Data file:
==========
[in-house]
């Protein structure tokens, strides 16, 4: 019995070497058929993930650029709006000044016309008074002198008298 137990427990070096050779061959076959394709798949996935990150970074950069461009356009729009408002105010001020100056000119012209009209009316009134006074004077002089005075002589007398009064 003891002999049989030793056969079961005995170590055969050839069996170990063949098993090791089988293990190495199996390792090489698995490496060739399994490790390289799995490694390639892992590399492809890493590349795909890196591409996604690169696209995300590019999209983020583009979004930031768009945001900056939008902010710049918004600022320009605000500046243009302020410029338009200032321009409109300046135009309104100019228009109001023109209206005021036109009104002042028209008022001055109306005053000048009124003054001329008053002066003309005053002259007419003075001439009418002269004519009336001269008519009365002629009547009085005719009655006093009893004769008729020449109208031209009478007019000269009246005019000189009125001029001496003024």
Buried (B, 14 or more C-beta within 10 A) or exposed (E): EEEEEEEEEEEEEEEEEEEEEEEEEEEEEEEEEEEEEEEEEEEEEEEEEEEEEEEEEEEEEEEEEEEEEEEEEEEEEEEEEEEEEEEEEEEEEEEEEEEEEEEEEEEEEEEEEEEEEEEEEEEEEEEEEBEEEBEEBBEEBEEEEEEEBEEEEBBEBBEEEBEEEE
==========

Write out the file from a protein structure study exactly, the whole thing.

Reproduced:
[in-house]
């Protein structure tokens, strides 16, 4: 019995070497058929993930650029709006000044016309008074002198008298 137990427990070096050779061959076959394709798949996935990150970074950069461009356009729009408002105010001020100056000119012209009209009316009134006074004077002089005075002589007398009064 003891002999049989030793056969079961005995170590055969050839069996170990063949098993090791089988293990190495199996390792090489698995490496060739399994490790390289799995490694390639892992590399492809890493590349795909890196591409996604690169696209995300590019999209983020583009979004930031768009945001900056939008902010710049918004600022320009605000500046243009302020410029338009200032321009409109300046135009309104100019228009109001023109209206005021036109009104002042028209008022001055109306005053000048009124003054001329008053002066003309005053002259007419003075001439009418002269004519009336001269008519009365002629009547009085005719009655006093009893004769008729020449109208031209009478007019000269009246005019000189009125001029001496003024």
Buried (B, 14 or more C-beta within 10 A) or exposed (E): EEEEEEEEEEEEEEEEEEEEEEEEEEEEEEEEEEEEEEEEEEEEEEEEEEEEEEEEEEEEEEEEEEEEEEEEEEEEEEEEEEEEEEEEEEEEEEEEEEEEEEEEEEEEEEEEEEEEEEEEEEEEEEEEEBEEEBEEBBEEBEEEEEEEBEEEEBBEBBEEEBEEEE